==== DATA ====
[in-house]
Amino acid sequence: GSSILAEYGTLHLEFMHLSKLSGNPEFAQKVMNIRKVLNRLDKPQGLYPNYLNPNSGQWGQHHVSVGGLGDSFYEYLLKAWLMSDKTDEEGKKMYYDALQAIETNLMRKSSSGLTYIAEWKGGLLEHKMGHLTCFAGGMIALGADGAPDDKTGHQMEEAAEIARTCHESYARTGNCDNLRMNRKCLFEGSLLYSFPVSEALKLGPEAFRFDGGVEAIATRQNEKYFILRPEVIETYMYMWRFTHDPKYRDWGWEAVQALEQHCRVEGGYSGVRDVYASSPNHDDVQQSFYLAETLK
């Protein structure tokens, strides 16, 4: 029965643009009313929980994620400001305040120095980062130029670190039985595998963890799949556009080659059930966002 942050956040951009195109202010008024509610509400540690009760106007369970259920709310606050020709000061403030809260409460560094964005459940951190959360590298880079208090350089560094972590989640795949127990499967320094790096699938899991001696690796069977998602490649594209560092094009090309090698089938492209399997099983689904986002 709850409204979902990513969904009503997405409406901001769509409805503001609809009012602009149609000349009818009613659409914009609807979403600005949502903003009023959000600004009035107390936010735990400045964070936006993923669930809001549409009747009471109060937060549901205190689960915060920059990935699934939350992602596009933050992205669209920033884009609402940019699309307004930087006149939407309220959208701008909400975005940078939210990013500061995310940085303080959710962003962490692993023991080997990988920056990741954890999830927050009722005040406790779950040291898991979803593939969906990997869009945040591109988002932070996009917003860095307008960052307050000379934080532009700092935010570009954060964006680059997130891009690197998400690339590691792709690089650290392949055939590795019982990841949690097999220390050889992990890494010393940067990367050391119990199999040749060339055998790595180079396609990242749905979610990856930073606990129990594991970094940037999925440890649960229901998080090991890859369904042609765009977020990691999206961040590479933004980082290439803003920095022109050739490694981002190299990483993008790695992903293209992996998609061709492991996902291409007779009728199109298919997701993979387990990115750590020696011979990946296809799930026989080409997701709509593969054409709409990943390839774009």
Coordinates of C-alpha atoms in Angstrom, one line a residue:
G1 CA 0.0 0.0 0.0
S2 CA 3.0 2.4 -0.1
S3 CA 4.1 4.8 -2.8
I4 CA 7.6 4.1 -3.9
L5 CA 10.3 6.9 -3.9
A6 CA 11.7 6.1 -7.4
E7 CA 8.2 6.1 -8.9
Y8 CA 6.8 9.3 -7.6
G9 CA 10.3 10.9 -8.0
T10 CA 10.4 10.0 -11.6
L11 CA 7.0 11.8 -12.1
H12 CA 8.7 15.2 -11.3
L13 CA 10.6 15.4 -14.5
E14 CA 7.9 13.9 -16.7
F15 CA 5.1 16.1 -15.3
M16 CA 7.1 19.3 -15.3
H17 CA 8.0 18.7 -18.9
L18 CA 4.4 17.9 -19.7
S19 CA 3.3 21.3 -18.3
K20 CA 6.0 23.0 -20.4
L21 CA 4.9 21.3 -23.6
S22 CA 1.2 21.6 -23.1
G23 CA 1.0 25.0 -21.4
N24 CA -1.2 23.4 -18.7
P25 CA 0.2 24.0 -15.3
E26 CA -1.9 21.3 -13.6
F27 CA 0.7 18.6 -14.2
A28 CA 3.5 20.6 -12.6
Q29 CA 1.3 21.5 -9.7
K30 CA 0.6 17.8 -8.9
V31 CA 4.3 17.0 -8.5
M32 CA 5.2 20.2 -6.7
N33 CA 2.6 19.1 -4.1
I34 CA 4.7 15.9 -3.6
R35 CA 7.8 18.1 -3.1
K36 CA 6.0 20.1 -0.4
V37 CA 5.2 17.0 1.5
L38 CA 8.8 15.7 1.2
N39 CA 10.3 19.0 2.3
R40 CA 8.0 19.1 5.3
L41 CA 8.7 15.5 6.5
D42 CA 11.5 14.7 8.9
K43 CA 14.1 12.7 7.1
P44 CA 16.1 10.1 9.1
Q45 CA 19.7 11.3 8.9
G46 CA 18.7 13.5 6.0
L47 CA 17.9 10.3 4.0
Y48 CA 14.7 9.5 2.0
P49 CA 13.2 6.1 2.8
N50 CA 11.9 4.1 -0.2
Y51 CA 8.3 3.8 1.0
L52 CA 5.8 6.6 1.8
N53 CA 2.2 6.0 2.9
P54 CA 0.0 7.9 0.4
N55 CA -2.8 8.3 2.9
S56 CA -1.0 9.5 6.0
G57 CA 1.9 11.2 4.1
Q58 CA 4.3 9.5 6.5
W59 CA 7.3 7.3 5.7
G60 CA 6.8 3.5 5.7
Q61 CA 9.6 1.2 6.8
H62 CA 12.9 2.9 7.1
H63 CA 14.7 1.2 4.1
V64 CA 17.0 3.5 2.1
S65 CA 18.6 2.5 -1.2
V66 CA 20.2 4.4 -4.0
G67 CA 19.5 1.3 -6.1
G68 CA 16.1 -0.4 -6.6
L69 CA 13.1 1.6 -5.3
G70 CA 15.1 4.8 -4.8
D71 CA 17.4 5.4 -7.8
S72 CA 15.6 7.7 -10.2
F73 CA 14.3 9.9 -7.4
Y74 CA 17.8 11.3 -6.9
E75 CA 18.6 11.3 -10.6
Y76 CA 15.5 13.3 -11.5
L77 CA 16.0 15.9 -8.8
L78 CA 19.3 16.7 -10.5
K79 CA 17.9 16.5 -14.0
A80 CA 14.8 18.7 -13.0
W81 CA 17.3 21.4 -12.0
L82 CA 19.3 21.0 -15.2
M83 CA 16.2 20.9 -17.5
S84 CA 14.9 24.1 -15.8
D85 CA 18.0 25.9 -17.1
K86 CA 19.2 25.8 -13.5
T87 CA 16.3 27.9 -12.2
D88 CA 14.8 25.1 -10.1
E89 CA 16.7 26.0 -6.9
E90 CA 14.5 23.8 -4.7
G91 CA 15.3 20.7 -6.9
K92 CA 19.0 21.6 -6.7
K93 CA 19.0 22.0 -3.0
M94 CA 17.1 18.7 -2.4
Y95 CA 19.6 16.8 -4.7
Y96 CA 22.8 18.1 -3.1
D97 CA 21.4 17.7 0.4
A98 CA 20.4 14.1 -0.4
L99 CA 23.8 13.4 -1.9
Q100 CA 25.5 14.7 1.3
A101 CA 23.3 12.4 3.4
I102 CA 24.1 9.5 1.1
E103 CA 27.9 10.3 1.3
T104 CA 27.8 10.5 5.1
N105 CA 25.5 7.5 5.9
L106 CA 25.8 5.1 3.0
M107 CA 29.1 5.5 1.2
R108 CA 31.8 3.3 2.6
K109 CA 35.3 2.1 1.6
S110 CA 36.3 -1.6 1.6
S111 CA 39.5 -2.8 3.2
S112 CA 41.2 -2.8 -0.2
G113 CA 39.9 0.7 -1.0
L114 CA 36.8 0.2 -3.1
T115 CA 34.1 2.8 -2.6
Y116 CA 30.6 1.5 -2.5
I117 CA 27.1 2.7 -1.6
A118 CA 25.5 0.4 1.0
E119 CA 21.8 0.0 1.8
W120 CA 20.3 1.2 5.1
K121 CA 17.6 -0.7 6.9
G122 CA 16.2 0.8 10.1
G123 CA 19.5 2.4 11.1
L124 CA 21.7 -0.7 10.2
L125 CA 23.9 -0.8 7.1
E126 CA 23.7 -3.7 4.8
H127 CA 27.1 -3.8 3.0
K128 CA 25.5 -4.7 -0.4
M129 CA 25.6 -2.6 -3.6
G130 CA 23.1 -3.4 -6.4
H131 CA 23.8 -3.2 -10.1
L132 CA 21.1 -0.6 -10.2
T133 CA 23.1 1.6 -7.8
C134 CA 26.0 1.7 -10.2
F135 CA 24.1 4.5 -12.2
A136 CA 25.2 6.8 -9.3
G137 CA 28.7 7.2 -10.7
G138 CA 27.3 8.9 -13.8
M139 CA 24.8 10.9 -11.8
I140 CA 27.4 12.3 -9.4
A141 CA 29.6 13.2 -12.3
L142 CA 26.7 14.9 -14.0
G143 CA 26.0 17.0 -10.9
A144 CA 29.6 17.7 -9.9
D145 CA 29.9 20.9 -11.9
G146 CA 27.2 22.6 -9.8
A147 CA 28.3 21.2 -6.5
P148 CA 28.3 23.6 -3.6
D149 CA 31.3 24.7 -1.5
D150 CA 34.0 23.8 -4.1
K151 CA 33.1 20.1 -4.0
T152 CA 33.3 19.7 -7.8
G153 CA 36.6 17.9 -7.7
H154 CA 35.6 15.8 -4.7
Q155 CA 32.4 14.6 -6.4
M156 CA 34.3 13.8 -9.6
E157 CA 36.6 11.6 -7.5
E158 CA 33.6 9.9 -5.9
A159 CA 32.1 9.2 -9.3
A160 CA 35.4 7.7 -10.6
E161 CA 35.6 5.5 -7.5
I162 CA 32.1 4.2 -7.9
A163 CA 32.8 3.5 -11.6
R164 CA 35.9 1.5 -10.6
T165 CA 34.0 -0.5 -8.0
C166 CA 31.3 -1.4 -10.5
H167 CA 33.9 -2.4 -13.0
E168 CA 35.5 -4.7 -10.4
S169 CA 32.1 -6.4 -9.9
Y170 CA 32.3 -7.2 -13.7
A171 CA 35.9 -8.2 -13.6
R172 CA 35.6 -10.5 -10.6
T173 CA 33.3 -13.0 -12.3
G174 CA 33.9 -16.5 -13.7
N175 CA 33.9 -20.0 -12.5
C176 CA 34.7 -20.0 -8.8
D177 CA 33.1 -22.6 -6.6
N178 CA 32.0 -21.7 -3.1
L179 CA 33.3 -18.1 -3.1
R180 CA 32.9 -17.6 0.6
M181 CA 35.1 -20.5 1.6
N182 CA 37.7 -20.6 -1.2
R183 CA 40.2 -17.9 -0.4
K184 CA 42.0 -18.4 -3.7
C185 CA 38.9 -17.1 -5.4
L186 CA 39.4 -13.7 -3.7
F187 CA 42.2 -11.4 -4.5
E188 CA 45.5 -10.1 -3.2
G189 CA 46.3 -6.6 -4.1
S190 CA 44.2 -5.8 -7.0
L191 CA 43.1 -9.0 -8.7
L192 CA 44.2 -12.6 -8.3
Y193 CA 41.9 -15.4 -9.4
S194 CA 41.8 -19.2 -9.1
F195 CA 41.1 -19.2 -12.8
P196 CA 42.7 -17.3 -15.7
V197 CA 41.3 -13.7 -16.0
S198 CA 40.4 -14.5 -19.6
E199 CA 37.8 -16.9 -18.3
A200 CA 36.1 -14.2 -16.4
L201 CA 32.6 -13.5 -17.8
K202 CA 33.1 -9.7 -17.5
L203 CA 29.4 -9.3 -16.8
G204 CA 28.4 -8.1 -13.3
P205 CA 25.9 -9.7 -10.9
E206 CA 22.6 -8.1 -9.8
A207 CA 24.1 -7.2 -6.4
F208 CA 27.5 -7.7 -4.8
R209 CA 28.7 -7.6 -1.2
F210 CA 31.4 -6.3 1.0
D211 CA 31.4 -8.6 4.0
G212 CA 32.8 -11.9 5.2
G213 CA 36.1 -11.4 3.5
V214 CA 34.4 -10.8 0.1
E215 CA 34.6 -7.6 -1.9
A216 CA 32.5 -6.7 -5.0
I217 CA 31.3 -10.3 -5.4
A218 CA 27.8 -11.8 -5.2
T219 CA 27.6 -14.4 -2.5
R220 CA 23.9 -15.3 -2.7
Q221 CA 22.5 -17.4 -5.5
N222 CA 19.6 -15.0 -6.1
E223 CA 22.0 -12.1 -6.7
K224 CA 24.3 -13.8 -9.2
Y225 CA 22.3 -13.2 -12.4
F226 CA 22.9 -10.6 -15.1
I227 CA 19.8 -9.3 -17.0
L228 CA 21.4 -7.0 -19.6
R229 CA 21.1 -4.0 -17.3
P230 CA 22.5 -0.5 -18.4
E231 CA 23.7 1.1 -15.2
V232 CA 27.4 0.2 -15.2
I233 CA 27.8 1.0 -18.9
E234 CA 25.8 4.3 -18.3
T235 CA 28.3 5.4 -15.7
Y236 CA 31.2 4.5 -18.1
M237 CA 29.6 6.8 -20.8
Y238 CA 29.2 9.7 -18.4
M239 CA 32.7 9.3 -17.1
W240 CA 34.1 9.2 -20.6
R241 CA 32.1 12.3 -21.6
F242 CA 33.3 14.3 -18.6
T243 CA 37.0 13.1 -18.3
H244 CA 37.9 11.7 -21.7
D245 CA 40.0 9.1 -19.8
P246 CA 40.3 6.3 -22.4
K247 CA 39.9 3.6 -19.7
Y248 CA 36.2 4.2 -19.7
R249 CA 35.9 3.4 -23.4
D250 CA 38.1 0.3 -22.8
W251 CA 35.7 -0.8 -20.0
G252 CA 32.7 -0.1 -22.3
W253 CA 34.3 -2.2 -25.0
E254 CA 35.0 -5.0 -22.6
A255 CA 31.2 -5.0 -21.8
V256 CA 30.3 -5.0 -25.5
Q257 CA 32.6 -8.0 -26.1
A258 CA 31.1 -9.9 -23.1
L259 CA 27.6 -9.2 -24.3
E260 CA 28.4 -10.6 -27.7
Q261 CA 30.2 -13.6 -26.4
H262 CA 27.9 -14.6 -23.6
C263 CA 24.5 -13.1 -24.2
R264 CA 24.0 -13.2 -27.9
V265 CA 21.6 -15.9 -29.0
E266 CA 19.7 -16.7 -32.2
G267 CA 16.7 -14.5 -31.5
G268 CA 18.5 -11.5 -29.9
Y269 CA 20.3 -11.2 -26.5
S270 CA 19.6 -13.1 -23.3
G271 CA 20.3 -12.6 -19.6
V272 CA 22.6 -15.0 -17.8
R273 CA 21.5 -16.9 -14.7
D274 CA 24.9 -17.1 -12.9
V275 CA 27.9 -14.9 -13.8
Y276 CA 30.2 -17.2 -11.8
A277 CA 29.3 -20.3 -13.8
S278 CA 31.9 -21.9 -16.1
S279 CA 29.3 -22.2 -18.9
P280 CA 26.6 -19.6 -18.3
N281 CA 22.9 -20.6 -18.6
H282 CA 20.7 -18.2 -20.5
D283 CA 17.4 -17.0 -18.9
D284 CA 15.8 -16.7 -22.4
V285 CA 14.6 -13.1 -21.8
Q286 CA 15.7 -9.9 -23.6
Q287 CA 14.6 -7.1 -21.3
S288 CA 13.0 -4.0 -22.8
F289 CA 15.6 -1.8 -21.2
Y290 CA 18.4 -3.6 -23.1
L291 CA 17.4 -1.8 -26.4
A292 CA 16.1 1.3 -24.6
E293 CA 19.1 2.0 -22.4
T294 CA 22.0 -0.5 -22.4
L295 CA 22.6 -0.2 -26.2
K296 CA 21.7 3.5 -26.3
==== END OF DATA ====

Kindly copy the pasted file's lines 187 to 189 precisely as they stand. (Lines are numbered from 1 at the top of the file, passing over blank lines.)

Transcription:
R183 CA 40.2 -17.9 -0.4
K184 CA 42.0 -18.4 -3.7
C185 CA 38.9 -17.1 -5.4